der this outworn theory. The loss of
several tons of corn or wtieat, in view
of the present market prices, mounts
into three-column figures, and it doesn't
take many such losses to make this
waste loom large as a mountain.
Crib and Granary.
The specialists of the division of ru
ral engineering of the bureau of pub
lic roads have devised a highly effi
cient and relatively inexpensive com
bination crib and granary which mer
its the careful study and Investigation
of every progressive farmer. This
storage has made a hit with practical
farmers who have subjected it to the
acid test of extensive use under a wide
range of varying conditions. It is
adapted for the average, general pur
pose, corn-belt farm. It furnishes as
, ,, , lli , _ _ , ,
nearly ideal conditions for the drying,
curing nnd storage of grains as are
practical. It minimizes hand labor in
handling the crops, while it favors the
maximum utilization of labor-conserv
ing machines. It is free of waste
space, while it is equipped with detach
able safeguards for protection against
damaged grain in the way of ventila
tors and drying racks which enn be re
moved during seasons when they are
unnecessary.
Prevents Spoiled Corn.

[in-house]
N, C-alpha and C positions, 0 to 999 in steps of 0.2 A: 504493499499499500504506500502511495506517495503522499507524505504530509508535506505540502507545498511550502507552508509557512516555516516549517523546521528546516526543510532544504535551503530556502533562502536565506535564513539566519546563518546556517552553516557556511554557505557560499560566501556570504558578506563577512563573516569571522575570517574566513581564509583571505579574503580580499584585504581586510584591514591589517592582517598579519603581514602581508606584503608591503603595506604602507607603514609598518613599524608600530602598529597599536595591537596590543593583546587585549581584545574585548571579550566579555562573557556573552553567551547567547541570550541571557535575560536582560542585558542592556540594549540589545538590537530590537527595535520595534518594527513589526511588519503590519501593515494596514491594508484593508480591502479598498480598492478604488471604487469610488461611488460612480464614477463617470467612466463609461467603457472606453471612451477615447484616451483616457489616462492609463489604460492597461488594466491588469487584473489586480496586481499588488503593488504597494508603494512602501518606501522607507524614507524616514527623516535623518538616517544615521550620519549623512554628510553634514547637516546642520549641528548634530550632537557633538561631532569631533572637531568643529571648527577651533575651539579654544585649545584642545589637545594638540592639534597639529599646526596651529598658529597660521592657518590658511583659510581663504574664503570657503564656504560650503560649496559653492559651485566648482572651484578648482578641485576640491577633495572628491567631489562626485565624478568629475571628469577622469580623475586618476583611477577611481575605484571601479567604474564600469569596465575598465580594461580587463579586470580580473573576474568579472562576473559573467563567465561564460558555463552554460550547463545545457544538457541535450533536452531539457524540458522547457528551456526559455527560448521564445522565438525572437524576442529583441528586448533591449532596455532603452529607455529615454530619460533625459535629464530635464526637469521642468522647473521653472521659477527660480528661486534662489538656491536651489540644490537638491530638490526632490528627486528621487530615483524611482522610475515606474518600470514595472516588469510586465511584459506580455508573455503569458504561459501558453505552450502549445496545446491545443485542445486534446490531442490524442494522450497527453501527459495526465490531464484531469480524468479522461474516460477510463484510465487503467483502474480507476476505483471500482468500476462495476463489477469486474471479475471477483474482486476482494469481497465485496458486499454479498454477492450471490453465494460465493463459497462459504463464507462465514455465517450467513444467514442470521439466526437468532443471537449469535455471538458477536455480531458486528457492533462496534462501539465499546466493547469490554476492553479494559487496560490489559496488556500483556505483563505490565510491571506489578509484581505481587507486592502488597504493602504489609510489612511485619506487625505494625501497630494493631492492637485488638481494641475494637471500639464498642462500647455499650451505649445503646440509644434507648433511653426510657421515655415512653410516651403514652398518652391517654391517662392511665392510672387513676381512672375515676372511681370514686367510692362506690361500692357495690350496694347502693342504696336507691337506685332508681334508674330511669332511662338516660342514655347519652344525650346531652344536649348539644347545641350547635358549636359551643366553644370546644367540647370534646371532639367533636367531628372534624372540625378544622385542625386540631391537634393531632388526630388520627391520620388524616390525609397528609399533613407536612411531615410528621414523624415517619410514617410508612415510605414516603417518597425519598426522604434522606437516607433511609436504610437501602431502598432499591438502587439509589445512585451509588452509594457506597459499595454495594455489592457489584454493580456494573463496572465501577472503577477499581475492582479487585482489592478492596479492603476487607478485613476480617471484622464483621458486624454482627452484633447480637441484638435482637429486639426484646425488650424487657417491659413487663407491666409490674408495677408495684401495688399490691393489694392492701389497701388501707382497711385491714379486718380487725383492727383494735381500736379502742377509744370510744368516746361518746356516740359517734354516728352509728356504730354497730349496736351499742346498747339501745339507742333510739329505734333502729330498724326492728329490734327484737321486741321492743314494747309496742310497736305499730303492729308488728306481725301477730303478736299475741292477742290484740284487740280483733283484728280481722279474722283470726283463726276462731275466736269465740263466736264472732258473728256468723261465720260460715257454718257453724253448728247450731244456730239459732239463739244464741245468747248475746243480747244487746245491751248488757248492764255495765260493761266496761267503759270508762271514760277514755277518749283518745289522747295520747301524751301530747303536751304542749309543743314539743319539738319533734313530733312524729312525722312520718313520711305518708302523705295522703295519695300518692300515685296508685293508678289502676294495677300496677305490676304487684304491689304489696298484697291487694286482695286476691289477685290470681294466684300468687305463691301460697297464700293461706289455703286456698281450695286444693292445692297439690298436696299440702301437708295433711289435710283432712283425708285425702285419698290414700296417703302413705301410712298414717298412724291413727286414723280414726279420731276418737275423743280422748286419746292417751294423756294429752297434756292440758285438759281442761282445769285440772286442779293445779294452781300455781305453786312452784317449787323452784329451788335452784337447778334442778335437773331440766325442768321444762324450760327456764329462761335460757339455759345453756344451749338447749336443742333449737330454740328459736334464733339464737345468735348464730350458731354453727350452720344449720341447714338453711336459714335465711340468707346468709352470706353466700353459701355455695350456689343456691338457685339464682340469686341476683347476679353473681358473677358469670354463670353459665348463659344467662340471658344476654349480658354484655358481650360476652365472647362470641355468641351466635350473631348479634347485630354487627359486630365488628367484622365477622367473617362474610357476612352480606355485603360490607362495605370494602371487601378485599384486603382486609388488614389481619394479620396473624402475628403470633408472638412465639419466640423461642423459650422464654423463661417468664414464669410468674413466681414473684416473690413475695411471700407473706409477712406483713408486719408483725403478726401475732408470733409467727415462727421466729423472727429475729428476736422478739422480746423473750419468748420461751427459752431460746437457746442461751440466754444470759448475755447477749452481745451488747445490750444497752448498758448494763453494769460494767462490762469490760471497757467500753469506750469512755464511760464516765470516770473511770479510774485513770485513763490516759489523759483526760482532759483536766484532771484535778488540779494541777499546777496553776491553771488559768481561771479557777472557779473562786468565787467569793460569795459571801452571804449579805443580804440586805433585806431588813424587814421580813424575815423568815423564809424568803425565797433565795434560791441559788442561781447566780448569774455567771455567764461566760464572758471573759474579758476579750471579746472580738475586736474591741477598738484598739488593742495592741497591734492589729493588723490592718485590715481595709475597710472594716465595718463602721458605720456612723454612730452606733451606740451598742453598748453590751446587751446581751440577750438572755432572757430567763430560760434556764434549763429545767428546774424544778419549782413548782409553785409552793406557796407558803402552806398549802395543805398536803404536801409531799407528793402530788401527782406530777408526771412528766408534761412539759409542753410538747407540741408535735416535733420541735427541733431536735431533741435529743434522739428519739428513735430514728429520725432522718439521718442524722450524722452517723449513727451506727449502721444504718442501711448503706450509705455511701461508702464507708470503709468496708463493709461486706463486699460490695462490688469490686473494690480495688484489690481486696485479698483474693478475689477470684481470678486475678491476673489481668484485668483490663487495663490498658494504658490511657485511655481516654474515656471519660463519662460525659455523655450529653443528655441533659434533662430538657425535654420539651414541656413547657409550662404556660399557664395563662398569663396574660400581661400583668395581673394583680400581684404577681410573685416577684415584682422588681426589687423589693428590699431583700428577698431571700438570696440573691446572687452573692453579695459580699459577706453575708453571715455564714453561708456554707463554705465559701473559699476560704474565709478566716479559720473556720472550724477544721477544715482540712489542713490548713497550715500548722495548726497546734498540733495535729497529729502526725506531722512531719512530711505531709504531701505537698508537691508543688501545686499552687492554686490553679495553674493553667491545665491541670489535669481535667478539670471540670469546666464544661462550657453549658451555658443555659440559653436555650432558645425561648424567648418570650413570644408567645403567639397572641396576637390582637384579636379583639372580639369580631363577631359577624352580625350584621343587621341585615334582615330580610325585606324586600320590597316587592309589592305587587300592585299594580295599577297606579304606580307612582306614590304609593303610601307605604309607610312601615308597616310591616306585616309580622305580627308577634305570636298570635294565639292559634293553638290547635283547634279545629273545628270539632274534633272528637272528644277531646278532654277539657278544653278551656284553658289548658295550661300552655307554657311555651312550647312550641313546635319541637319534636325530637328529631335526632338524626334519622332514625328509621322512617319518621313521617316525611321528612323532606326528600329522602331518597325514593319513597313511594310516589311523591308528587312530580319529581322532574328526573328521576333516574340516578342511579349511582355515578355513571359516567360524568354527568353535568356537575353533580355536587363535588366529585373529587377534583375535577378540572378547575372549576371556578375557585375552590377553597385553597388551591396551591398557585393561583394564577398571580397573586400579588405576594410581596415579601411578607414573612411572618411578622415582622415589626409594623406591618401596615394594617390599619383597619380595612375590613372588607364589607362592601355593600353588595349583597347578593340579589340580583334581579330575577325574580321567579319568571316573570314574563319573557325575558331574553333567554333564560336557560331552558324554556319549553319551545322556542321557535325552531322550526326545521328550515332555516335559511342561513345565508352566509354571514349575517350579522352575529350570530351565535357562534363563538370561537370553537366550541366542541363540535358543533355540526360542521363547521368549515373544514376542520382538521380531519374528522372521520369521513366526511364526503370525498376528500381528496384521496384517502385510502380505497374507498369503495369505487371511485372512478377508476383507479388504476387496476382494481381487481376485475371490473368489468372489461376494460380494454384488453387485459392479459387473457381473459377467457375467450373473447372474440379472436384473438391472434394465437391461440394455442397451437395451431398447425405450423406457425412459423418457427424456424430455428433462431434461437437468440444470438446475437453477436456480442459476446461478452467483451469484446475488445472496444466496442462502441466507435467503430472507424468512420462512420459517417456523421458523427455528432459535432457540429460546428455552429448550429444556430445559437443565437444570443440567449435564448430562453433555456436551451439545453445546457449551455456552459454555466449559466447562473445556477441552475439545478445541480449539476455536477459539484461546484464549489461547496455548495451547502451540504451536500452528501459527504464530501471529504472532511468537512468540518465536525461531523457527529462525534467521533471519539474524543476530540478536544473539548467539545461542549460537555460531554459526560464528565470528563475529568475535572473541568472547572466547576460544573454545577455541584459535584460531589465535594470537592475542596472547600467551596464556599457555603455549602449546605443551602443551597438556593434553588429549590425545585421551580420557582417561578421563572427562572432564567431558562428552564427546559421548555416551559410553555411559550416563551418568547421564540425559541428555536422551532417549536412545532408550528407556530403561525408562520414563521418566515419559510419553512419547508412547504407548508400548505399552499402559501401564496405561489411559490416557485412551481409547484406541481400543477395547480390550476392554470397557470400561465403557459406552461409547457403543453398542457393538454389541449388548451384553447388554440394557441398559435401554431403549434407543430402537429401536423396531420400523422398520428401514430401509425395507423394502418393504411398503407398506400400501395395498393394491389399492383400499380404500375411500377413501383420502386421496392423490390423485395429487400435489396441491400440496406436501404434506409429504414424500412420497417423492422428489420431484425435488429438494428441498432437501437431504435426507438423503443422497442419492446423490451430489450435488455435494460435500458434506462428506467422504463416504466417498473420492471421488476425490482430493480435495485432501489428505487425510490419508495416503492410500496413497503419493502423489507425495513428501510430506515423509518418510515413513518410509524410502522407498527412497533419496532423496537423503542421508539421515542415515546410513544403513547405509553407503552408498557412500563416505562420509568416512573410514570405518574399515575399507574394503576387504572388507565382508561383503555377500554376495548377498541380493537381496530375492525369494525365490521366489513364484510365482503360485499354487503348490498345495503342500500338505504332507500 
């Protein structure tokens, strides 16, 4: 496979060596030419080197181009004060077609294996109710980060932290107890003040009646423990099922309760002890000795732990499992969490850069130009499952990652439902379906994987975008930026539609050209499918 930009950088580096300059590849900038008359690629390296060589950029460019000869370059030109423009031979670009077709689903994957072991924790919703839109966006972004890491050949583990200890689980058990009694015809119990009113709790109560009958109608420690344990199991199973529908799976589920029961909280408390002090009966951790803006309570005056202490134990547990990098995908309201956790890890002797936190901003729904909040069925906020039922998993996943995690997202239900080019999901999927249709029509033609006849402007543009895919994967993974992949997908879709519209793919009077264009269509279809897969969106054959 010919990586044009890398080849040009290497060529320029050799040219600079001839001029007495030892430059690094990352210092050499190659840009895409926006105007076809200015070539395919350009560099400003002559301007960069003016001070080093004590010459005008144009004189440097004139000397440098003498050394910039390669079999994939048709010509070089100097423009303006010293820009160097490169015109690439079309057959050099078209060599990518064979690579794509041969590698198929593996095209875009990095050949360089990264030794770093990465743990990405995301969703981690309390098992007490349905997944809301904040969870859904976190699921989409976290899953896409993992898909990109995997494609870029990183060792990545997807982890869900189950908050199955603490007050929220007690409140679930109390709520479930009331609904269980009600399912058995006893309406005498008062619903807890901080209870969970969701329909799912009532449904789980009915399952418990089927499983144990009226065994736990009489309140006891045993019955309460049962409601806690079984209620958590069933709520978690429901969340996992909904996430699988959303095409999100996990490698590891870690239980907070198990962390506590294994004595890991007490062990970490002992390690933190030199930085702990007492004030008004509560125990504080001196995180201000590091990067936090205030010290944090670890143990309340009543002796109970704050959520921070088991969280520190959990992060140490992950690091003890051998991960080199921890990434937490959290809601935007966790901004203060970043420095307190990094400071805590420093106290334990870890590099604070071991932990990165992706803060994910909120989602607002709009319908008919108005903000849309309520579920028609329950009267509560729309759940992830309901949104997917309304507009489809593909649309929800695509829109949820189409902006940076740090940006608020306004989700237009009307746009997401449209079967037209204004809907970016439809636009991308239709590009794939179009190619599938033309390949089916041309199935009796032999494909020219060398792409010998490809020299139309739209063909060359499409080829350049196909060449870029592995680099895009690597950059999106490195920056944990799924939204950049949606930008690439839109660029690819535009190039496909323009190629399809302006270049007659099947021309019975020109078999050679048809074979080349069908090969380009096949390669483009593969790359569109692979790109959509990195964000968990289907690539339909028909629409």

Investigations have shown that corn
which seems well matured at husking
time may contain us high as 33 per
cent moisture. If this corn is heaped
together in unventilated cribs, much
of it will rot and mold. On the other
FiJ/ing c/o or*.
Corn
drying
Grain
B/n
Capaci/y
28/0 do.
Groin spout
LJ
Front View of Granary.
hand, if this grain is properly stored
in ventilated cribs, most of the exces
sive moisture will evaporate in a few
days. In order to facilitate the proper
curing of the corn, as well as to per
mit of handling the grain in large
quantities, specially planned drying
racks are used in the combination
granary under discussion.
This crib and granary is 20 feet by
36 feet in floor dimensions with a ca
parity of 2,810 bushels of small grain
and 3.540 bushels of corn. The over
head grain bin occupies space which
otherwise would be wasted in an aver
age crib of this character. To give
the building proper height and pitch
of roof to favor the efficient use of
either a stationary or portable eleva
tor, this otherwise surplus space is nec
essary. It is occupied by the overhead
wheat bin. Present-day economical
construction necessitates the use of
high studding in wooden structures
rather than the use of long, sloping
roofs.
A special feature of this corn crib